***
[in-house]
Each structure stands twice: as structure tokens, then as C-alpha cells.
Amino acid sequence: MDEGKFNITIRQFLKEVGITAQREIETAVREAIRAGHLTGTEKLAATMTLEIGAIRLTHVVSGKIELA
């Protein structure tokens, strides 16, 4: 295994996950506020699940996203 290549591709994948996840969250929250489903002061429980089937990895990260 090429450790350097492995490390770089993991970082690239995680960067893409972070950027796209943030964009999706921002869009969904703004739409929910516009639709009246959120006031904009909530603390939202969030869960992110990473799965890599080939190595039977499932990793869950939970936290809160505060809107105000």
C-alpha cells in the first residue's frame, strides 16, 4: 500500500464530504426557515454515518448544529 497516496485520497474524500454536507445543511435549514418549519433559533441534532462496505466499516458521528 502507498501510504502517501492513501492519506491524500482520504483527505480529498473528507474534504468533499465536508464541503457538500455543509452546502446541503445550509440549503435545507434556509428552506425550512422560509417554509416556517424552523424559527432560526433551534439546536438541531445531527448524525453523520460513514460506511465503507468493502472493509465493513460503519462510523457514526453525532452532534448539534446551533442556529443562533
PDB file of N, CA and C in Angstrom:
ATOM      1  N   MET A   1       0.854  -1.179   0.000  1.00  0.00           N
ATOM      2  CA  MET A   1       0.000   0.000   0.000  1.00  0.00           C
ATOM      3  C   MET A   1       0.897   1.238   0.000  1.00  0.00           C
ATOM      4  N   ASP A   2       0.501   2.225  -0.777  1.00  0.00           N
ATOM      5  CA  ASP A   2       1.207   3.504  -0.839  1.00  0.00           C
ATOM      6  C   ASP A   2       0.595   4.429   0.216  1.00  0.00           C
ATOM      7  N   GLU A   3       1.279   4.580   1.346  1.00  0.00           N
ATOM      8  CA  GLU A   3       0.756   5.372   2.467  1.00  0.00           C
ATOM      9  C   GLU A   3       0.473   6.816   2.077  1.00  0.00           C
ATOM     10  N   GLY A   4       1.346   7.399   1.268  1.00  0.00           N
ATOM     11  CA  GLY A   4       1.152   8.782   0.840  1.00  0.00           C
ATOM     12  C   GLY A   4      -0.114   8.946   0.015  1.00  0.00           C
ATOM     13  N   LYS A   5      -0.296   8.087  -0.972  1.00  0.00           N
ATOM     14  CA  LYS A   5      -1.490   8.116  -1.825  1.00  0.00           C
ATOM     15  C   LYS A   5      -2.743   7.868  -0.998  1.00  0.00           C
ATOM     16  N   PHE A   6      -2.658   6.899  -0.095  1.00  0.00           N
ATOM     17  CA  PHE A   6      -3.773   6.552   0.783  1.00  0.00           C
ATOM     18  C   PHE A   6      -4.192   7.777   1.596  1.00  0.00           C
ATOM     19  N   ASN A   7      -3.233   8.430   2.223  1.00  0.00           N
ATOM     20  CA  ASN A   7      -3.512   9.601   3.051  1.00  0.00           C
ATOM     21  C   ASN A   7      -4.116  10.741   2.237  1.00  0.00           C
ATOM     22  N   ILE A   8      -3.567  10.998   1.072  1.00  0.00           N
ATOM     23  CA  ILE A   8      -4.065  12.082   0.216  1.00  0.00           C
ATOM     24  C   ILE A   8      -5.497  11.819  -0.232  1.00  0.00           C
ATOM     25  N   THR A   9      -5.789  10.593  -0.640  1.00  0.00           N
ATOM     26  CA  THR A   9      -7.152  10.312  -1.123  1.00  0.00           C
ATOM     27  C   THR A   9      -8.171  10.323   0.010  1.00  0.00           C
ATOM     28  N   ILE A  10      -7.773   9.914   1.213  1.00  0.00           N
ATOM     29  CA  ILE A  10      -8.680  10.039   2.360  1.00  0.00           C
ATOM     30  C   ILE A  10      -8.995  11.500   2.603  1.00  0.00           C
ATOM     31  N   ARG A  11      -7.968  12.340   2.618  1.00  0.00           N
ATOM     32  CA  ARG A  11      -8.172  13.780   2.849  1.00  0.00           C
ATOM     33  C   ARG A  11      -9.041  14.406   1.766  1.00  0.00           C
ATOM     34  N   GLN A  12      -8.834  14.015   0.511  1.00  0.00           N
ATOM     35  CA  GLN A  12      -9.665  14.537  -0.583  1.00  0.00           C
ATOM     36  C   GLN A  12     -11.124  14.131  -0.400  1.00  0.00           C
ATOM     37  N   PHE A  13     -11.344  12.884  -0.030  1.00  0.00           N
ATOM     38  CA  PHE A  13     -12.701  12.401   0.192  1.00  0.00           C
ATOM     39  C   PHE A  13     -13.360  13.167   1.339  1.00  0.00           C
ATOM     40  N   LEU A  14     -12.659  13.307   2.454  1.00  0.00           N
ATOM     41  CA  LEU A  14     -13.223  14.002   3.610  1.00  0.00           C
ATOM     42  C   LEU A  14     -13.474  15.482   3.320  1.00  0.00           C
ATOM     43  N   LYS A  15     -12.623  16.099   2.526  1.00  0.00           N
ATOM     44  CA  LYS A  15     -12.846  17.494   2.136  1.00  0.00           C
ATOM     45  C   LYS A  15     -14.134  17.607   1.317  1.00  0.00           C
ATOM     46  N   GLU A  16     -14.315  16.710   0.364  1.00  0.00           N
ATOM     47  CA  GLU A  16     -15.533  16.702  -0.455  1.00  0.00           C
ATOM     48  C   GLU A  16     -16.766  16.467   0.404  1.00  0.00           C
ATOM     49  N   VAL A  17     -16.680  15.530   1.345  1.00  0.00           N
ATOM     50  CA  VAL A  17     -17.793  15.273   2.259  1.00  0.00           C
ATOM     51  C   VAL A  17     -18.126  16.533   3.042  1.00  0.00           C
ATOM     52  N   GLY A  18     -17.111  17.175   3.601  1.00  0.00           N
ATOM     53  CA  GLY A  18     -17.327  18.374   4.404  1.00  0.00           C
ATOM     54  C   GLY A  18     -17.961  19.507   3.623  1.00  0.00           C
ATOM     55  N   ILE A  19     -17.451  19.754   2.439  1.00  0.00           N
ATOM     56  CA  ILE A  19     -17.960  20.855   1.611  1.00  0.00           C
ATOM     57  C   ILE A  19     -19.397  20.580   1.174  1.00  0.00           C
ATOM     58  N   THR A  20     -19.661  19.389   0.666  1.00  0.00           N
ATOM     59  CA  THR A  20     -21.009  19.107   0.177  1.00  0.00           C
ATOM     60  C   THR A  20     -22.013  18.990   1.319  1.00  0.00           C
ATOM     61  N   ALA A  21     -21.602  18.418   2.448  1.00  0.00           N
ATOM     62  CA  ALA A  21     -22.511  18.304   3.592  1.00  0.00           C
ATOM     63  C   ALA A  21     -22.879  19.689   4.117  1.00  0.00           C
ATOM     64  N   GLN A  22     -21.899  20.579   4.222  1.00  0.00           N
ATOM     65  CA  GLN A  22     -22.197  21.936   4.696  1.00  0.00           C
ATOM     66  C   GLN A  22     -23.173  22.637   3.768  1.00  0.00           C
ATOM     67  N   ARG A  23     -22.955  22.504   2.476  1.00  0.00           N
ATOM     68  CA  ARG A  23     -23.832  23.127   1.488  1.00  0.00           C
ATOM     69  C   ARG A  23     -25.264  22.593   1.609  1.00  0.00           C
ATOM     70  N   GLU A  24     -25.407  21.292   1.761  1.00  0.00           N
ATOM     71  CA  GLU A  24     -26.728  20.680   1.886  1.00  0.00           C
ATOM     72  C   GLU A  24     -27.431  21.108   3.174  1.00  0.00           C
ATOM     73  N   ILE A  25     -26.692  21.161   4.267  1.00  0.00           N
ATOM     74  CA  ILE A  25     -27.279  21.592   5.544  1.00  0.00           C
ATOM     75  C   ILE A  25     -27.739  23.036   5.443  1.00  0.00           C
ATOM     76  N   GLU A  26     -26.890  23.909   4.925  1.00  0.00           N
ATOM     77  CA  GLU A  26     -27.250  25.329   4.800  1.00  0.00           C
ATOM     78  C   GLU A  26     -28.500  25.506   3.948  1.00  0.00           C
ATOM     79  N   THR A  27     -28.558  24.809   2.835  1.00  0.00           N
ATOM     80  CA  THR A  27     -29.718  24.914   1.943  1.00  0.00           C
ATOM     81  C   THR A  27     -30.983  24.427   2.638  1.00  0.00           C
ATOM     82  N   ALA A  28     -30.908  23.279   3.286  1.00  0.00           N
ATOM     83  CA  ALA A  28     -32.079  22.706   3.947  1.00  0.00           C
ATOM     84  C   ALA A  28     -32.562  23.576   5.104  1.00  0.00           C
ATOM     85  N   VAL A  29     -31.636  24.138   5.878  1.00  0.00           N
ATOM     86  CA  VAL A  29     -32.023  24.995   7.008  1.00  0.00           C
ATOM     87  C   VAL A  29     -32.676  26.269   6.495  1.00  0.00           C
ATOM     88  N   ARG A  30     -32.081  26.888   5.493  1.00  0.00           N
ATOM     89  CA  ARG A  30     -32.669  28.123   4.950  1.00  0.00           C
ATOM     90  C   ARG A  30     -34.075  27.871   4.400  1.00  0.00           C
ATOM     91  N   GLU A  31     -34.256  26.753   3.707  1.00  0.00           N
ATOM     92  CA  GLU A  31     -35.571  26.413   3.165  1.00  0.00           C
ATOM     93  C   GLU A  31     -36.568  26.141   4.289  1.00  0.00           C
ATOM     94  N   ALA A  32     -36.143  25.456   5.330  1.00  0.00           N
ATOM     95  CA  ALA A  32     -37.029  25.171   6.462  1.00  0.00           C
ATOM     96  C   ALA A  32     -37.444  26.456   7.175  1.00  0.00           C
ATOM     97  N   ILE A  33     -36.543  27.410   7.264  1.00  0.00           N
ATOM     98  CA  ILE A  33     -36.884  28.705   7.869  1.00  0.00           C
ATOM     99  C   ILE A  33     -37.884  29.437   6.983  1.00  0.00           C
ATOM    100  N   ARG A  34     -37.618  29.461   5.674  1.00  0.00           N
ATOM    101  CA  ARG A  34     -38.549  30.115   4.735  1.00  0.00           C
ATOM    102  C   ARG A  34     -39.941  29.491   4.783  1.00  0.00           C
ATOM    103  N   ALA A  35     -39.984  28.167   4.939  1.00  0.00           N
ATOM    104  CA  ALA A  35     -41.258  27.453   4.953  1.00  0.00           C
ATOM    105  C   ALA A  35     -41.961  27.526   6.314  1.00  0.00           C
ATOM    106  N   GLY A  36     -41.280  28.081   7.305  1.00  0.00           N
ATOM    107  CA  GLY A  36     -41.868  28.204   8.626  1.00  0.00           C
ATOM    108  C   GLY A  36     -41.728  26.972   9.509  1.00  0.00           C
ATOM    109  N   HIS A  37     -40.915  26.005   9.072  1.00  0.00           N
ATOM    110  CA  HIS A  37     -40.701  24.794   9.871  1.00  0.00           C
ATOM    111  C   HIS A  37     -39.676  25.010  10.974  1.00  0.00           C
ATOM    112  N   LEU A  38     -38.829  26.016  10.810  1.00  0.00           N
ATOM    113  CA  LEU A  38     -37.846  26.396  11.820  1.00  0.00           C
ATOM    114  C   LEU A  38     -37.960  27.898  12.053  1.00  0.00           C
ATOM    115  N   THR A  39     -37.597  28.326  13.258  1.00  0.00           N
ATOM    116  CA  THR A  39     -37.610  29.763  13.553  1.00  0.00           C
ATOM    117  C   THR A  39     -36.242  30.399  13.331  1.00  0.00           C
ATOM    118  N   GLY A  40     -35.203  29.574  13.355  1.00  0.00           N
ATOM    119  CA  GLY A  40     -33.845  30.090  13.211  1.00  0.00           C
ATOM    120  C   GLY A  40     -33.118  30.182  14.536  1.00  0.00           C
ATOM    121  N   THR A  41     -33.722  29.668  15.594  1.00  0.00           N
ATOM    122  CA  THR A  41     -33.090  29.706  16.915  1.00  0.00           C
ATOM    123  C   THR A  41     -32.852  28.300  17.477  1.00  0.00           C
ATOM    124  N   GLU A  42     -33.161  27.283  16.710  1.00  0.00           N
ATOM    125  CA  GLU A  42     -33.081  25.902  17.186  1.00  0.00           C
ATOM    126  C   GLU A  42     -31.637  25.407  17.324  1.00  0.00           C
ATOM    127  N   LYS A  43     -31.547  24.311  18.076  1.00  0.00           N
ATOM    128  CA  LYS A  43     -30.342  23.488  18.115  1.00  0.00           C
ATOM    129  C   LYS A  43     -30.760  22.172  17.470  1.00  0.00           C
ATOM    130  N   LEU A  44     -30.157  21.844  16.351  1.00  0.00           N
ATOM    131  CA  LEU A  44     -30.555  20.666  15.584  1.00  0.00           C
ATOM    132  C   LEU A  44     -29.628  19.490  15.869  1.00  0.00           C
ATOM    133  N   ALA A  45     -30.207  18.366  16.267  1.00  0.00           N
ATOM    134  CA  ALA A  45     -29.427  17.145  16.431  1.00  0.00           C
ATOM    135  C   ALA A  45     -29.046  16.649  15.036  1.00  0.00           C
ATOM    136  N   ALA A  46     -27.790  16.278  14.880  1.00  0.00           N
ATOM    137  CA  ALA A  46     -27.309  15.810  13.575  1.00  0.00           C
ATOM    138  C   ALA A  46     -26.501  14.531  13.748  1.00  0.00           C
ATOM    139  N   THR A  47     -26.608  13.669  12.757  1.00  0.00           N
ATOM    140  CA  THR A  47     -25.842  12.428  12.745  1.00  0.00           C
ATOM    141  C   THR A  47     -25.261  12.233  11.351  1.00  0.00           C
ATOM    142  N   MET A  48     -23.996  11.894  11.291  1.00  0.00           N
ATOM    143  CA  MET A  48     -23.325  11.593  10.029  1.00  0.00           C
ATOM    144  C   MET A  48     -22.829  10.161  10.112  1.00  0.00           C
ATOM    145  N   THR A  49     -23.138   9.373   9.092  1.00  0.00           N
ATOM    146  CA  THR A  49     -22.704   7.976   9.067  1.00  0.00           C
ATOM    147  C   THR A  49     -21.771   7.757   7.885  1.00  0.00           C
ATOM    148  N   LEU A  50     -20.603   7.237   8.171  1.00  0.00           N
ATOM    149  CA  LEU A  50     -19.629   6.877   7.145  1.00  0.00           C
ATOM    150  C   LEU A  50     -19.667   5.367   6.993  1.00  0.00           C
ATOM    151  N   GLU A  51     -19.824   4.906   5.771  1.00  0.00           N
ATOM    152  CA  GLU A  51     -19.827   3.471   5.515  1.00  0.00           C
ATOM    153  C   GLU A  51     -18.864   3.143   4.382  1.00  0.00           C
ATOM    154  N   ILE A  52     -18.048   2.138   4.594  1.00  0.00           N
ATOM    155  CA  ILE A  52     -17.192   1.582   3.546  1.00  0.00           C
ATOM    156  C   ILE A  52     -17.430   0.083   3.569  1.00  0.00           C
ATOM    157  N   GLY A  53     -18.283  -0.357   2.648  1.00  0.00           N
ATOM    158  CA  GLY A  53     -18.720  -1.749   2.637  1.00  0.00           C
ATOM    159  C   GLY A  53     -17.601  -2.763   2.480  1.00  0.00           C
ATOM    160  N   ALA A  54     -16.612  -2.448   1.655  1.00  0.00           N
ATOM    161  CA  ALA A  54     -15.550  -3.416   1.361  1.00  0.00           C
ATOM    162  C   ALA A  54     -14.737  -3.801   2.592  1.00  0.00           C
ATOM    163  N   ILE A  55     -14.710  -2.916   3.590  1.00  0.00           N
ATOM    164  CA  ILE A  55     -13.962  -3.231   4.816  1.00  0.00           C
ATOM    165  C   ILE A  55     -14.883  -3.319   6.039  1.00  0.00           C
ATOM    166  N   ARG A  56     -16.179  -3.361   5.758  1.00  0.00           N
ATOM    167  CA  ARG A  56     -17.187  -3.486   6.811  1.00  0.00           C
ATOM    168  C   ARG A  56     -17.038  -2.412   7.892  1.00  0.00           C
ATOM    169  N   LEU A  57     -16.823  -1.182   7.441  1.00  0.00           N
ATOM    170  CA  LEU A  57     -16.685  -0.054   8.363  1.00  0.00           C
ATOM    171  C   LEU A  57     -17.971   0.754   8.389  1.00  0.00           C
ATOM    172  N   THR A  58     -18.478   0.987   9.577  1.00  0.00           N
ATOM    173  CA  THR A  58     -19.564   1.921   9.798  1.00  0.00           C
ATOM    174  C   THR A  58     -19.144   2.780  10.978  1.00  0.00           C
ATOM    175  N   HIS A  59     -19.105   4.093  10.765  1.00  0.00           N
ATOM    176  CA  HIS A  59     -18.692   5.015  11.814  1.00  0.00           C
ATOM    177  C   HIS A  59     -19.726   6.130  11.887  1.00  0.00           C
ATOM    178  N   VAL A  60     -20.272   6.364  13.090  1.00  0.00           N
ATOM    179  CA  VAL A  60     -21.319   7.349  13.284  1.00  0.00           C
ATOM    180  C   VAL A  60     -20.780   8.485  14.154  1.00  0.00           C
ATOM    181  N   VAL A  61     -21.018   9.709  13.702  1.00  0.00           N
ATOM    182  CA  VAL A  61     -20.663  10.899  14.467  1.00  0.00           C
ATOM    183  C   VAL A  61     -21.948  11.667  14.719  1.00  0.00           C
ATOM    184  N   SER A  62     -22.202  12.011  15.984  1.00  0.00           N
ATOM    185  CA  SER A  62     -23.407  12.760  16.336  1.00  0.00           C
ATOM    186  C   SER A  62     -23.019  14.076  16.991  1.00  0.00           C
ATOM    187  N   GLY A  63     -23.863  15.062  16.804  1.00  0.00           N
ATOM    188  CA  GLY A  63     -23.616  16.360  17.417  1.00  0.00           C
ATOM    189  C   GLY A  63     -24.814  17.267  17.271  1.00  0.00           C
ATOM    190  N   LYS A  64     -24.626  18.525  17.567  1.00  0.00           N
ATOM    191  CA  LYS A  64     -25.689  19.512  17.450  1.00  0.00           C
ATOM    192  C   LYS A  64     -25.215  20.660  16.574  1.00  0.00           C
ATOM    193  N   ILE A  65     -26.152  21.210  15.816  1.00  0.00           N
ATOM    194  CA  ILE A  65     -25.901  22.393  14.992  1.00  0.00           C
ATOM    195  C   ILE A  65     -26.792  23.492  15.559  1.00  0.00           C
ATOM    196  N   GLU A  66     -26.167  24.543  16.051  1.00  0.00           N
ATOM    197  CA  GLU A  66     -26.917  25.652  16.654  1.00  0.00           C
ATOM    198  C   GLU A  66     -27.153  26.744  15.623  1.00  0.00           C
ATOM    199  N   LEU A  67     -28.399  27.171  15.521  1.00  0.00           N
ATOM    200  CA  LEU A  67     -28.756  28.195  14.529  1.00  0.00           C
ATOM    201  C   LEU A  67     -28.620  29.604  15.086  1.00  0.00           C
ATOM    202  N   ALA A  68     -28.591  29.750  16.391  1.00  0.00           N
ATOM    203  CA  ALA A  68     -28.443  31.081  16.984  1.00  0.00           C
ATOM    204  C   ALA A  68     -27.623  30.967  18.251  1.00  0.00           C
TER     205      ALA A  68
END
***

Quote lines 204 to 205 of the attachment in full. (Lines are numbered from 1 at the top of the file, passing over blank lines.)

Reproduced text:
ATOM    198  C   GLU A  66     -27.153  26.744  15.623  1.00  0.00           C
ATOM    199  N   LEU A  67     -28.399  27.171  15.521  1.00  0.00           N